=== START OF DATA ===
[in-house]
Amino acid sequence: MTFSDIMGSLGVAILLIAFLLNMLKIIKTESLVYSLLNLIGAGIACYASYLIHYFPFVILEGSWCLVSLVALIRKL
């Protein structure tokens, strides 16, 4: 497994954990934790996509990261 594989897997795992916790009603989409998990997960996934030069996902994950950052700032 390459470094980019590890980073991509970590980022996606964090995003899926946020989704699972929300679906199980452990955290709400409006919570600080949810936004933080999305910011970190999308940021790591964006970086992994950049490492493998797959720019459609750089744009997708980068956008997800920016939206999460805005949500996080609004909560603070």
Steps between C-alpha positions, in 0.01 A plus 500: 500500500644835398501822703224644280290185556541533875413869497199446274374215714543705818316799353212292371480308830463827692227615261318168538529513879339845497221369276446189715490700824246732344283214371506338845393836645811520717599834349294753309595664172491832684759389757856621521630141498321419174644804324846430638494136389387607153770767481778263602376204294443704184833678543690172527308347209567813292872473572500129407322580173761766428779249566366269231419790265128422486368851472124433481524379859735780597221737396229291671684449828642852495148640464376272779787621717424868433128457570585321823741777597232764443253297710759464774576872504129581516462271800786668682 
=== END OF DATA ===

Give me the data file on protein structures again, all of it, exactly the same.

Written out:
[in-house]
Amino acid sequence: MTFSDIMGSLGVAILLIAFLLNMLKIIKTESLVYSLLNLIGAGIACYASYLIHYFPFVILEGSWCLVSLVALIRKL
């Protein structure tokens, strides 16, 4: 497994954990934790996509990261 594989897997795992916790009603989409998990997960996934030069996902994950950052700032 390459470094980019590890980073991509970590980022996606964090995003899926946020989704699972929300679906199980452990955290709400409006919570600080949810936004933080999305910011970190999308940021790591964006970086992994950049490492493998797959720019459609750089744009997708980068956008997800920016939206999460805005949500996080609004909560603070």
Steps between C-alpha positions, in 0.01 A plus 500: 500500500644835398501822703224644280290185556541533875413869497199446274374215714543705818316799353212292371480308830463827692227615261318168538529513879339845497221369276446189715490700824246732344283214371506338845393836645811520717599834349294753309595664172491832684759389757856621521630141498321419174644804324846430638494136389387607153770767481778263602376204294443704184833678543690172527308347209567813292872473572500129407322580173761766428779249566366269231419790265128422486368851472124433481524379859735780597221737396229291671684449828642852495148640464376272779787621717424868433128457570585321823741777597232764443253297710759464774576872504129581516462271800786668682 